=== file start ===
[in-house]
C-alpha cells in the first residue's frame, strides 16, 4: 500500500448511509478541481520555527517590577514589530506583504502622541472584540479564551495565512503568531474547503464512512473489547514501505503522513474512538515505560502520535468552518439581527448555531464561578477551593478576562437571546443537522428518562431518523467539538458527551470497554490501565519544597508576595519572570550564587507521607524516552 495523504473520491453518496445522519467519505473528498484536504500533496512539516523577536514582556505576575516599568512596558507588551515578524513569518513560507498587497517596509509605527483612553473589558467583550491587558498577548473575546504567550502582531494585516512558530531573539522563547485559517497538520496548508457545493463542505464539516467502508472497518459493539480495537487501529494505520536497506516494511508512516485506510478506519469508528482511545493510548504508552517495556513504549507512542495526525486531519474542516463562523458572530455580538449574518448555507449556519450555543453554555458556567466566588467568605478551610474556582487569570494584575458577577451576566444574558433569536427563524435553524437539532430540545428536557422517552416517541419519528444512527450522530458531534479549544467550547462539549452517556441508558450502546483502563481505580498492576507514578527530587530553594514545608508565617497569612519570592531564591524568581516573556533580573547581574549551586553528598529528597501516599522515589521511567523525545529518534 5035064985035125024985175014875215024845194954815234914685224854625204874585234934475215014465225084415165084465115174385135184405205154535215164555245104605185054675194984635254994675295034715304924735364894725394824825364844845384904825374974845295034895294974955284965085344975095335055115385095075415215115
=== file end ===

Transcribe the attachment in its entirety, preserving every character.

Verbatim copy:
[in-house]
C-alpha cells in the first residue's frame, strides 16, 4: 500500500448511509478541481520555527517590577514589530506583504502622541472584540479564551495565512503568531474547503464512512473489547514501505503522513474512538515505560502520535468552518439581527448555531464561578477551593478576562437571546443537522428518562431518523467539538458527551470497554490501565519544597508576595519572570550564587507521607524516552 495523504473520491453518496445522519467519505473528498484536504500533496512539516523577536514582556505576575516599568512596558507588551515578524513569518513560507498587497517596509509605527483612553473589558467583550491587558498577548473575546504567550502582531494585516512558530531573539522563547485559517497538520496548508457545493463542505464539516467502508472497518459493539480495537487501529494505520536497506516494511508512516485506510478506519469508528482511545493510548504508552517495556513504549507512542495526525486531519474542516463562523458572530455580538449574518448555507449556519450555543453554555458556567466566588467568605478551610474556582487569570494584575458577577451576566444574558433569536427563524435553524437539532430540545428536557422517552416517541419519528444512527450522530458531534479549544467550547462539549452517556441508558450502546483502563481505580498492576507514578527530587530553594514545608508565617497569612519570592531564591524568581516573556533580573547581574549551586553528598529528597501516599522515589521511567523525545529518534 5035064985035125024985175014875215024845194954815234914685224854625204874585234934475215014465225084415165084465115174385135184405205154535215164555245104605185054675194984635254994675295034715304924735364894725394824825364844845384904825374974845295034895294974955284965085344975095335055115385095075415215115